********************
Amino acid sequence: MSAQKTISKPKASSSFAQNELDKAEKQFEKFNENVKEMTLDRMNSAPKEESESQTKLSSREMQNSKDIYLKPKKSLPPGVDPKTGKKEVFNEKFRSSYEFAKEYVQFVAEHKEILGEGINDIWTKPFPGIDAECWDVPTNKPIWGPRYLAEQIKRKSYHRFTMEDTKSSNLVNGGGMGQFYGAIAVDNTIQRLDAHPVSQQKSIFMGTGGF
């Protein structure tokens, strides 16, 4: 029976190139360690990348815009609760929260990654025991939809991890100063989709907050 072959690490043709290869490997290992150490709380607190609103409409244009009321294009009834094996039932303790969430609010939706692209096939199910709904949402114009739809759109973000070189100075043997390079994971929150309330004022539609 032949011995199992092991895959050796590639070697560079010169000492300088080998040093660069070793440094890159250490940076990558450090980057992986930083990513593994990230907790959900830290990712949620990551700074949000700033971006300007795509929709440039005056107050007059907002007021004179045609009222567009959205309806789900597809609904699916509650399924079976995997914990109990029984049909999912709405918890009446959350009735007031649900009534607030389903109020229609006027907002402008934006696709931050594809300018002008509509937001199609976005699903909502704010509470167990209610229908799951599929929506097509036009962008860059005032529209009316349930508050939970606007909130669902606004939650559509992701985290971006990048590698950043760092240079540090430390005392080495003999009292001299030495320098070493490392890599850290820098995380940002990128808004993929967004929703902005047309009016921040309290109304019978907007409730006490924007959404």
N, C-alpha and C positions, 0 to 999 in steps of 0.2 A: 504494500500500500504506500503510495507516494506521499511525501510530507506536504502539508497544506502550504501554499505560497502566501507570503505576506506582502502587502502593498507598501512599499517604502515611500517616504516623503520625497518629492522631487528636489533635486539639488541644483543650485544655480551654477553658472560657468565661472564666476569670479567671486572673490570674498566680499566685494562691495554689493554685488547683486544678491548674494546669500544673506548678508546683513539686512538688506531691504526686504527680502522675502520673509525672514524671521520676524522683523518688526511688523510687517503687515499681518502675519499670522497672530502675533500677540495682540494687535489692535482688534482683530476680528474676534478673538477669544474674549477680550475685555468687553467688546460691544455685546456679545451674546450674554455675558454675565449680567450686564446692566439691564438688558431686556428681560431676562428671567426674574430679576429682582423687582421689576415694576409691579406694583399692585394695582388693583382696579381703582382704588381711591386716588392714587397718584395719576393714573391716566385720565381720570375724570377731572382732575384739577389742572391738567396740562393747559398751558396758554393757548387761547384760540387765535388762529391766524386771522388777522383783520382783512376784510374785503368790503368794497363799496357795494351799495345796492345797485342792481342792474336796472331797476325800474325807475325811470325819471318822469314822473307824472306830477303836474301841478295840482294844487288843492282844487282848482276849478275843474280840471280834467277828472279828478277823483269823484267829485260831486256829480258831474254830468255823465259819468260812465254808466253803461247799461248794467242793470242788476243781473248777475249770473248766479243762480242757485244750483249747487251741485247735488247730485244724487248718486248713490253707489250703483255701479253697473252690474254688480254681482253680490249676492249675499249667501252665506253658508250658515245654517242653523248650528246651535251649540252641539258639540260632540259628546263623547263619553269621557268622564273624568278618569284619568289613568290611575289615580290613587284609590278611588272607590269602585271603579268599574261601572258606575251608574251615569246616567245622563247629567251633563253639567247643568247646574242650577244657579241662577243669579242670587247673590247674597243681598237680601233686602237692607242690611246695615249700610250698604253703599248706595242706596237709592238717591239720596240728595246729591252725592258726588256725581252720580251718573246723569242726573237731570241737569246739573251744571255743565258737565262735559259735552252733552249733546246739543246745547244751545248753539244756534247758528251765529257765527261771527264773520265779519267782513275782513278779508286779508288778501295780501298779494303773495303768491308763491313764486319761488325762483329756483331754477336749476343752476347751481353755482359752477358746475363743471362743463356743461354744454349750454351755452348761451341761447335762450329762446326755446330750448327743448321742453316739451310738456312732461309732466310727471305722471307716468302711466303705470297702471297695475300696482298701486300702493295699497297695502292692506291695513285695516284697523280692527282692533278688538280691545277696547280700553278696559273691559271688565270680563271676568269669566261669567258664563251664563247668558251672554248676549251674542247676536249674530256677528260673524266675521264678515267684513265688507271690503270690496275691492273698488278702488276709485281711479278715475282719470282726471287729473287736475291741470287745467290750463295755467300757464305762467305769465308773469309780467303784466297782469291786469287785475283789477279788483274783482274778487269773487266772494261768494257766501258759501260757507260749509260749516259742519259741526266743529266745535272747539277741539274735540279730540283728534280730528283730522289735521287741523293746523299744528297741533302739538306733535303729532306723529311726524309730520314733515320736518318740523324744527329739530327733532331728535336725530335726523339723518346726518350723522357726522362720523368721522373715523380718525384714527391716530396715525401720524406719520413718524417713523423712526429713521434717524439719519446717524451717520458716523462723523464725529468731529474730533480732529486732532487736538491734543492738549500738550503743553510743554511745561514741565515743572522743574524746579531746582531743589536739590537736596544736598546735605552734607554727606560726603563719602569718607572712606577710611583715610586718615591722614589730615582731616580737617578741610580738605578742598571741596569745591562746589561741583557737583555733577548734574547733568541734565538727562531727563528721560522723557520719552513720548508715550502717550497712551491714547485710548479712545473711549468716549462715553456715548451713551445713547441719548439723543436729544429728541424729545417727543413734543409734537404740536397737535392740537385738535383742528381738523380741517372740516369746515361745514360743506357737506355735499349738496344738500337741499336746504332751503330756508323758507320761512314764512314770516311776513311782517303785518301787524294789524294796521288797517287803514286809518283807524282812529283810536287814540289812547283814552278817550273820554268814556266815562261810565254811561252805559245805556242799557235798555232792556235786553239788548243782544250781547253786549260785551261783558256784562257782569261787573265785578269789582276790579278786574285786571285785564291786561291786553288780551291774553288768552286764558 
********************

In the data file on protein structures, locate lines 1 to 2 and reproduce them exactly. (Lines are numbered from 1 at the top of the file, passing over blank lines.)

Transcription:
Amino acid sequence: MSAQKTISKPKASSSFAQNELDKAEKQFEKFNENVKEMTLDRMNSAPKEESESQTKLSSREMQNSKDIYLKPKKSLPPGVDPKTGKKEVFNEKFRSSYEFAKEYVQFVAEHKEILGEGINDIWTKPFPGIDAECWDVPTNKPIWGPRYLAEQIKRKSYHRFTMEDTKSSNLVNGGGMGQFYGAIAVDNTIQRLDAHPVSQQKSIFMGTGGF
């Protein structure tokens, strides 16, 4: 029976190139360690990348815009609760929260990654025991939809991890100063989709907050 072959690490043709290869490997290992150490709380607190609103409409244009009321294009009834094996039932303790969430609010939706692209096939199910709904949402114009739809759109973000070189100075043997390079994971929150309330004022539609 032949011995199992092991895959050796590639070697560079010169000492300088080998040093660069070793440094890159250490940076990558450090980057992986930083990513593994990230907790959900830290990712949620990551700074949000700033971006300007795509929709440039005056107050007059907002007021004179045609009222567009959205309806789900597809609904699916509650399924079976995997914990109990029984049909999912709405918890009446959350009735007031649900009534607030389903109020229609006027907002402008934006696709931050594809300018002008509509937001199609976005699903909502704010509470167990209610229908799951599929929506097509036009962008860059005032529209009316349930508050939970606007909130669902606004939650559509992701985290971006990048590698950043760092240079540090430390005392080495003999009292001299030495320098070493490392890599850290820098995380940002990128808004993929967004929703902005047309009016921040309290109304019978907007409730006490924007959404």